What is Epigenetics?

What is Epigenetics?

Our Foundation

In order to understand epigenetics, you first need to know about the foundation of who we are. You have probably heard the terms genes, DNA, chromosomes, and cells, but what is the difference? Knowing these terms will give you the baseline you need to understand the massive impact epigenetics has on disease, and how we use it to bring you quality supplements.  Let’s start with cells. These are the basic building blocks of us, and all other living things. Each cell has a specialized function and carries out individual tasks we require to function. We are made up of trillions of them, and they can replicated, grow, and even die. This is all natural as it’s part of a cells life-cycle.  Within the center of each cell, called the nucleus, DNA is organized into tightly wound pairs called Chromosomes. We have 23 pairs of chromosomes within every gene. Each pair contains a DNA strand from your mother and father. 


DNA is the hereditary material given to you by your father and mother and is well-known for it’s double helix shape.  This brings us to genes. Genes are sections of DNA that contain the blueprint for making proteins. Some sections are small, and some are large based on the size/function of the protein needed. Proteins are the building blocks of our body.  In every cell within our body, we have the same 20,000 genes. So why and how are cells different? What makes a skin cell different from a muscle cell? If every cell has the same exact 20,000 genes, shouldn’t every cell look and behave exactly the same? Enter: gene expression. The mechanisms governing gene expression are called epigeneticsWhat genes are being expressed or creating proteins designates your cell’s function. Genes are either on or off, and can create proteins at different speeds and volumes. Some genes are mutated meaning they don’t create normal proteins or proteins that don’t function at all. One well-known example is the BRCA genes. These mutations prevent the gene from creating an important protein that helps fix damaged DNA. Women who have the BRCA mutation are not able to make this critical protein which is what increases their risk of cancer.  Think of your DNA as your own personal 20,000 page cookbook with each page being a gene. Just because we all have the same pages doesn’t necessarily mean we are all cooking the same proteins at the same pace. Skin cells may use pages 367-789, while muscle cells may use pages 13,568-15,6798. Depending on what pages are being used designates what gene is being expressed and what proteins are being coded.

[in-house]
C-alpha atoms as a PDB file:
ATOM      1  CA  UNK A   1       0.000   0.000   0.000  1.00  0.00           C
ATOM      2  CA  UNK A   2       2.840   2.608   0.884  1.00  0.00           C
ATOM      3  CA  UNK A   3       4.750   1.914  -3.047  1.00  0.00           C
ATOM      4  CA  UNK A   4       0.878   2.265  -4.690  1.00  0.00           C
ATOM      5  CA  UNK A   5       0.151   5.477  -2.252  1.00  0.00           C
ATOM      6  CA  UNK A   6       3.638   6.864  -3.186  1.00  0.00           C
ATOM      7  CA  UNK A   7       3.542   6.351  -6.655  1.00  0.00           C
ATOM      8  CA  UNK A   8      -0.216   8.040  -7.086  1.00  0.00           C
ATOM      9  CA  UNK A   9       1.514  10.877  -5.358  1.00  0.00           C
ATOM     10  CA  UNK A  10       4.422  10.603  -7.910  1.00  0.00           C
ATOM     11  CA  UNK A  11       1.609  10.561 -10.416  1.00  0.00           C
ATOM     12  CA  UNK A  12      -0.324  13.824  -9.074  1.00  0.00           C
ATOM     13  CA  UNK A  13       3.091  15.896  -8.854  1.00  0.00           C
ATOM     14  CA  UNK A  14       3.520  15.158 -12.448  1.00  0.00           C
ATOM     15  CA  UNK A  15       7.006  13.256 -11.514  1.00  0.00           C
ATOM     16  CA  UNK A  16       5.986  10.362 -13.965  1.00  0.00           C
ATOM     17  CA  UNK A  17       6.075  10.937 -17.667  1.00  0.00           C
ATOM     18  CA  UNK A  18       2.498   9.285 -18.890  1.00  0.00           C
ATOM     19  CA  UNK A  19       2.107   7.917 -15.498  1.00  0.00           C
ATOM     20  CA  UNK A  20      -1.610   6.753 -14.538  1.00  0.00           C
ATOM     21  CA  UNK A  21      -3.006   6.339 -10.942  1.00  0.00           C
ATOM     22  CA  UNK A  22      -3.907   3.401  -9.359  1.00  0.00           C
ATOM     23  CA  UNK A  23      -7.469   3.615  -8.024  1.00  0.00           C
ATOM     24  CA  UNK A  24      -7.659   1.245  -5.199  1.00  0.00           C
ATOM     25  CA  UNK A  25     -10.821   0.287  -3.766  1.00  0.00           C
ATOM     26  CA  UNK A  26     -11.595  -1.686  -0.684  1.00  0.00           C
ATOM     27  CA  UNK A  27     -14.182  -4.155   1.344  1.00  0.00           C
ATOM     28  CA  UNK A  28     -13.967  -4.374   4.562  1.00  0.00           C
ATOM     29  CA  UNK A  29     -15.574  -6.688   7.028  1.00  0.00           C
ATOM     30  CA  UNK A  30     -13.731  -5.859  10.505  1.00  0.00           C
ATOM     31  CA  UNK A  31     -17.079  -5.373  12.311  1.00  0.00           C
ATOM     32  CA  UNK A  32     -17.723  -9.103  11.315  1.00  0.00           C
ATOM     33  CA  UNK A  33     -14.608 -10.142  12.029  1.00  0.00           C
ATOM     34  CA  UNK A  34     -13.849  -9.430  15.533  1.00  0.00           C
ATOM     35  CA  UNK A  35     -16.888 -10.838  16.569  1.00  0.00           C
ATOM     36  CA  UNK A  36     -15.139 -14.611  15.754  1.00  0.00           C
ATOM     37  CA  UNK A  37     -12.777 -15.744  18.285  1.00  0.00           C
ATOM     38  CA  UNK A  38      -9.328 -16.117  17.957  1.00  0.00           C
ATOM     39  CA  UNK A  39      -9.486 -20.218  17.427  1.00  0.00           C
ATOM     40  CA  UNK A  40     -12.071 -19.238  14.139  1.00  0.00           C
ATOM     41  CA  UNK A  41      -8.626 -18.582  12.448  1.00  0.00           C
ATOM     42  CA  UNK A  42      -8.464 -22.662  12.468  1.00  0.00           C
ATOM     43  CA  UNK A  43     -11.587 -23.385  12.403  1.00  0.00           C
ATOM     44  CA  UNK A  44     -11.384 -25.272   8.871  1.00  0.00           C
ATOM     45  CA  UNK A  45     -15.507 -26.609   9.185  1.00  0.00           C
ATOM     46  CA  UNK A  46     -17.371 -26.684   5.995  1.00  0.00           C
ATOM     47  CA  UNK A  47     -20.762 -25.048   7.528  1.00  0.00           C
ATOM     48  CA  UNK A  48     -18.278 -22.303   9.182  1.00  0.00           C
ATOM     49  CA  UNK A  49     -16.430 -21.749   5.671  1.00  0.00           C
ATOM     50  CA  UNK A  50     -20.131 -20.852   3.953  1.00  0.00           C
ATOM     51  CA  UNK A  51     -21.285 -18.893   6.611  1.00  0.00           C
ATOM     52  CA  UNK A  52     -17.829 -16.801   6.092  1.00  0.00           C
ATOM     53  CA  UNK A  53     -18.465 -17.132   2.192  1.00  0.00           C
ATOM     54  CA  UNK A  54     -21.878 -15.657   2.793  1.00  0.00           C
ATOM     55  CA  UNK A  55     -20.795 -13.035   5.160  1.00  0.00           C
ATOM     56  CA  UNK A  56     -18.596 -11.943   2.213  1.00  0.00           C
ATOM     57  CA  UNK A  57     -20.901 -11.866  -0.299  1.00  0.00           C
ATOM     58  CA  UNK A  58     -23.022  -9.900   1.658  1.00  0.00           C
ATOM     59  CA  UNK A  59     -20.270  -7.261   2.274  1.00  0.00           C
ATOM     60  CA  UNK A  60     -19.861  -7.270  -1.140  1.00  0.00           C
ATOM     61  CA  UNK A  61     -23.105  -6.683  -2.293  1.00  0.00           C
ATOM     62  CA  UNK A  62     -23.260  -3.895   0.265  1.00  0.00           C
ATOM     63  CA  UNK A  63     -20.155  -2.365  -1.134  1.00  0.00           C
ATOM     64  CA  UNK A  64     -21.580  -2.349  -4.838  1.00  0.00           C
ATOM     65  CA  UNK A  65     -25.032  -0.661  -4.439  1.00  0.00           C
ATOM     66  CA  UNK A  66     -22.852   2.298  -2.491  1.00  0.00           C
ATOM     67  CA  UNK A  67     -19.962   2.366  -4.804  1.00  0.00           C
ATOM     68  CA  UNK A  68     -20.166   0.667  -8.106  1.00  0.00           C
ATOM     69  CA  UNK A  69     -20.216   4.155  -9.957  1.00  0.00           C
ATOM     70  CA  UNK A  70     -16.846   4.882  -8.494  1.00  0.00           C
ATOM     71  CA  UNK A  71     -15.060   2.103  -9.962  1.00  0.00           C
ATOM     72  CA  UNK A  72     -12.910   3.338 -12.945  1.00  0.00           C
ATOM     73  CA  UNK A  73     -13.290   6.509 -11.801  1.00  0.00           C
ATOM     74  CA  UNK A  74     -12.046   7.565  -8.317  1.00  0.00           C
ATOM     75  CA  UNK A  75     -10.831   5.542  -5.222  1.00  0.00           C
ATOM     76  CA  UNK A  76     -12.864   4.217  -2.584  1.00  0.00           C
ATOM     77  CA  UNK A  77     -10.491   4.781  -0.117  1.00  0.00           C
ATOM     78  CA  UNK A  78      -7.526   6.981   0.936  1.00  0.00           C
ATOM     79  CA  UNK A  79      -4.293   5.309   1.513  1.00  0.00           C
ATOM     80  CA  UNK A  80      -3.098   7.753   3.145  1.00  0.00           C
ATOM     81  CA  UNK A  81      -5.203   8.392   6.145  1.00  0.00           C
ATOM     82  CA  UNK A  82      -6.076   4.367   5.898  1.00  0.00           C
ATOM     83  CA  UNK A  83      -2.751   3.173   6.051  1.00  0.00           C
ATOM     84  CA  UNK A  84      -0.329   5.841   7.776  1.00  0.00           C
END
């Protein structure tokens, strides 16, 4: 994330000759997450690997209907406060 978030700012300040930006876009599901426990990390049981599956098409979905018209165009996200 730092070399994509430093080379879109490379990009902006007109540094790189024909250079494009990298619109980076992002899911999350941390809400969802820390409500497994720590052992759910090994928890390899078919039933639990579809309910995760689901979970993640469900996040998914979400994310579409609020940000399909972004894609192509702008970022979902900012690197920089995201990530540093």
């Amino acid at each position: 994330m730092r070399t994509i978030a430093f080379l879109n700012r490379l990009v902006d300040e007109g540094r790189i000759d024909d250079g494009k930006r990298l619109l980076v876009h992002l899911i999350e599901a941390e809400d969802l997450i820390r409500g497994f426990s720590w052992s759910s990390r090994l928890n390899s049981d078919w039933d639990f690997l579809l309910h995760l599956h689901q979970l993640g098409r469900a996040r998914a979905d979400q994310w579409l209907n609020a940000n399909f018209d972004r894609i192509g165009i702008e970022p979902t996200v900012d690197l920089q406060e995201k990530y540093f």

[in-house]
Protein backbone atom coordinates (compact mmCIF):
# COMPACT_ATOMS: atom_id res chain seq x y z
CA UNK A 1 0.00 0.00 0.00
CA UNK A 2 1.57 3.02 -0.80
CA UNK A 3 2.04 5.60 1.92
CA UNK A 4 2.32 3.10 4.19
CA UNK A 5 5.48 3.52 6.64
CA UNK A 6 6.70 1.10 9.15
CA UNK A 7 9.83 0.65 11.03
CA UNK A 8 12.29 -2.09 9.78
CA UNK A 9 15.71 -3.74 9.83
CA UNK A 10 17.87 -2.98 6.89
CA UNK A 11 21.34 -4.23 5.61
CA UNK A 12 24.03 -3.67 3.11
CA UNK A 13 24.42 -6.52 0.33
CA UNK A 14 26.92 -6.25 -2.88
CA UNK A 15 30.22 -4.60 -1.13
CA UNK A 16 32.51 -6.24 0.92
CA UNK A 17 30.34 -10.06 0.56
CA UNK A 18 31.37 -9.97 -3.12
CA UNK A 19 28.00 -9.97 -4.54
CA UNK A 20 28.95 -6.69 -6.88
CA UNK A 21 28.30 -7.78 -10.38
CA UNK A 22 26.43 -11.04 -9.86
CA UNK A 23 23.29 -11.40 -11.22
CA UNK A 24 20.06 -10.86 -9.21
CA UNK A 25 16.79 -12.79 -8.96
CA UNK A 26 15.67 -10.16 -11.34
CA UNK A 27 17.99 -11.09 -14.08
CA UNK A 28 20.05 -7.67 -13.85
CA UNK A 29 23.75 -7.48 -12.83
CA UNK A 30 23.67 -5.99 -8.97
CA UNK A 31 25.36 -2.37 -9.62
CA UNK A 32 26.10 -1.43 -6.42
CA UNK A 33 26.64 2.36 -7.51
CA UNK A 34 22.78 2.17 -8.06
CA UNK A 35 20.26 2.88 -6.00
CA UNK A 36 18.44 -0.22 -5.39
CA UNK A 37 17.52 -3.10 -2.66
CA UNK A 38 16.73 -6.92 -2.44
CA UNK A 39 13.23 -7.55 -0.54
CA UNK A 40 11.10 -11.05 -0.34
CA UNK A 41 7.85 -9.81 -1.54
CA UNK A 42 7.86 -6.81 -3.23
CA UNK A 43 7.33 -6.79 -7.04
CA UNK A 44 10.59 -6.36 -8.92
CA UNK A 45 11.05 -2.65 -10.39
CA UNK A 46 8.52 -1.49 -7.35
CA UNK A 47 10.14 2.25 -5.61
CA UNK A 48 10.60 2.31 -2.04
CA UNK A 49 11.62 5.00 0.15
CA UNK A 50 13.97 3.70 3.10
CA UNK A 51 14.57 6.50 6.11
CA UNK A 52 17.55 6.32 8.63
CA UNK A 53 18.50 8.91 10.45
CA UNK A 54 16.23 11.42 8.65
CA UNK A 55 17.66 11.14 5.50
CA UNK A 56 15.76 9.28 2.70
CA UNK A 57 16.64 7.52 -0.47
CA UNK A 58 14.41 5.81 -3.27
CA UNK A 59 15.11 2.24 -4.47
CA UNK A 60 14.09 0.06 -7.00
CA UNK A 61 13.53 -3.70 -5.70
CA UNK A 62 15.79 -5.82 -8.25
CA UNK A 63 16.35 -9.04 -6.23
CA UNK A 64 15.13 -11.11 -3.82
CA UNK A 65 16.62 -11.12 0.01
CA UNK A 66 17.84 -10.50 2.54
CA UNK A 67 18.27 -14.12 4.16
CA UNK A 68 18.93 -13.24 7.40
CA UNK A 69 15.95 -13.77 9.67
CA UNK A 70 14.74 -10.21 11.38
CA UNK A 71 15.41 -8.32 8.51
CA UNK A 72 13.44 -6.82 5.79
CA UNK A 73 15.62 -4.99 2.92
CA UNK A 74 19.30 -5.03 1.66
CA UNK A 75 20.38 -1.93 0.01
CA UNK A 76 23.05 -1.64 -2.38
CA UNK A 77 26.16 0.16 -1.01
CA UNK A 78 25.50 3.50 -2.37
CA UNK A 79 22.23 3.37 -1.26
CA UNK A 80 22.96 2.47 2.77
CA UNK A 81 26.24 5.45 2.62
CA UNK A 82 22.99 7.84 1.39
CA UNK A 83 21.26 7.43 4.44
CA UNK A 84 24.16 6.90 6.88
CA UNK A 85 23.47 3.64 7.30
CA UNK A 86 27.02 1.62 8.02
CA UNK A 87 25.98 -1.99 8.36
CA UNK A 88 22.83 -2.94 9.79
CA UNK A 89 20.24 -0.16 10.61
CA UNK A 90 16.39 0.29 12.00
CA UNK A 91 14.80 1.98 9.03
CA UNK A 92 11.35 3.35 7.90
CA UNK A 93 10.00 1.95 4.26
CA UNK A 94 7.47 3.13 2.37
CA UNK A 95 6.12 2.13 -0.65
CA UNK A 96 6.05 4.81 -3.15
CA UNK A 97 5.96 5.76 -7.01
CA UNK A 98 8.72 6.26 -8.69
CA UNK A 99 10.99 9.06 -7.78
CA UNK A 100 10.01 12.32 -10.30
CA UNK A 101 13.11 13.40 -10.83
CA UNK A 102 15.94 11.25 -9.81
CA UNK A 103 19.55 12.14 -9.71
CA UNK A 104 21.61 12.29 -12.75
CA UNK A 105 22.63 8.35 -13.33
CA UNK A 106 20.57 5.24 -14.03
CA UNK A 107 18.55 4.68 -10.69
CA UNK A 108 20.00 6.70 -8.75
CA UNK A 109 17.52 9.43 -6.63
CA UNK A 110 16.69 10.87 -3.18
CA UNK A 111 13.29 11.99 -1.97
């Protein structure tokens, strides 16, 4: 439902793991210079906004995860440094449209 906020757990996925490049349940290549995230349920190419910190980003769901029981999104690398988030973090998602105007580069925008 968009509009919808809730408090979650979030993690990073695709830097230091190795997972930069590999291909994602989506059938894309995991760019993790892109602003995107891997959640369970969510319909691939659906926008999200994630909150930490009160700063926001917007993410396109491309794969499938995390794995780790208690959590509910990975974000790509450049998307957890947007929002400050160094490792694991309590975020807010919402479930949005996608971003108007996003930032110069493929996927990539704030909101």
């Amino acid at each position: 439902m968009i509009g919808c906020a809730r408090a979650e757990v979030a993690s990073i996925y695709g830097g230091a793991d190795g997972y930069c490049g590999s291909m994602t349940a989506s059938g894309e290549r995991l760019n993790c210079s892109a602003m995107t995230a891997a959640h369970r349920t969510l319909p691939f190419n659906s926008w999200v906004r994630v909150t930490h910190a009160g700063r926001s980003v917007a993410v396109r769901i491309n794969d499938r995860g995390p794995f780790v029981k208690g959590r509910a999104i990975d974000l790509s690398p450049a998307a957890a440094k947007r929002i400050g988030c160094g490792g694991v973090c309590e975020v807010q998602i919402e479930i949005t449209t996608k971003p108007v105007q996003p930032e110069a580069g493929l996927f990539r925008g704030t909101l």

To Summarize:

Cells: The basic building block of living things. We have trillions of them and all have specialized functions. (skin cells vs muscle cells vs brain cells)

Chromosomes: Each cell has 23 pairs of chromosomes. They are made up of tightly wound DNA.

DNA: A long molecule that contains our genetic code.

Genes: These are segments of our DNA. We all have the same 20,000 genes. The expression of these genes is what makes us all unique. You are your gene expression. 


Let’s take a look at identical twins. They are born with the same DNA, and their cookbook has the same exact pages opened, yet they are two separate and unique individuals. How is this possible? When we are developing in the womb, we start with our gene expression handed down from our parents, but that doesn’t mean it stays like that forever.  Epigenetics is the changes in your gene activity. In another words, it is the changing of what pages are being opened and closed and the volume/speed at which proteins are being made from a page through outside factors other than our inherited gene expression.  These epigenetic changes can occur based on what you do, where you live, how you live, what you eat, your exercise levels, emotions, etc.. If twin A sits on the couch eating pizza every day and rarely works out, their gene expression will be significantly different from Twin B, who eats well and competes in triathlons. While this is an extreme example, we can see how our lifestyle and choices can significantly impact our mental and physical health, one page at a time. When you decide to walk somewhere instead of drive, you have made a decision that will end up affecting your gene expression. All of our actions and environments have small to significant effects, depending on the scale and frequency. One interesting example is that women who live in brighter neighborhoods tend to have a higher incidence of breast cancer. This is because they typically have brighter bedrooms at night as more light tends to leak in from surrounding buildings and street lamps. When you sleep in brighter rooms, your body begins to release less melatonin which is critical for the quality of your sleep. This can epigentically change your gene expression, changing which pages are opening/closing in a negative way that can actually increase your risk or breast cancer.  Another more uplifting example is the epigenetic effect yoga and meditation can have. Studies have shown the process of yoga and mediation actually open and close certain cookbook pages to overall decrease your risk of cancer.  

This begs the question, what if we can change our cookbook pages into a healthy and anti-cancer position?

What if through a very specific grouping and timing of supplements can we systematically correct our poor gene expression and reverse cancer at it’s very core?

At Elsie Genetics, we use this information to inform our research. We select over 150 genes whose cookbook pages play a significant role in the formation and progression of breast cancer to be our targets. Our goal is to bring you an optimized combination to fight back against the epigenetic failures that cause cancer to thrive.  Shop Indigo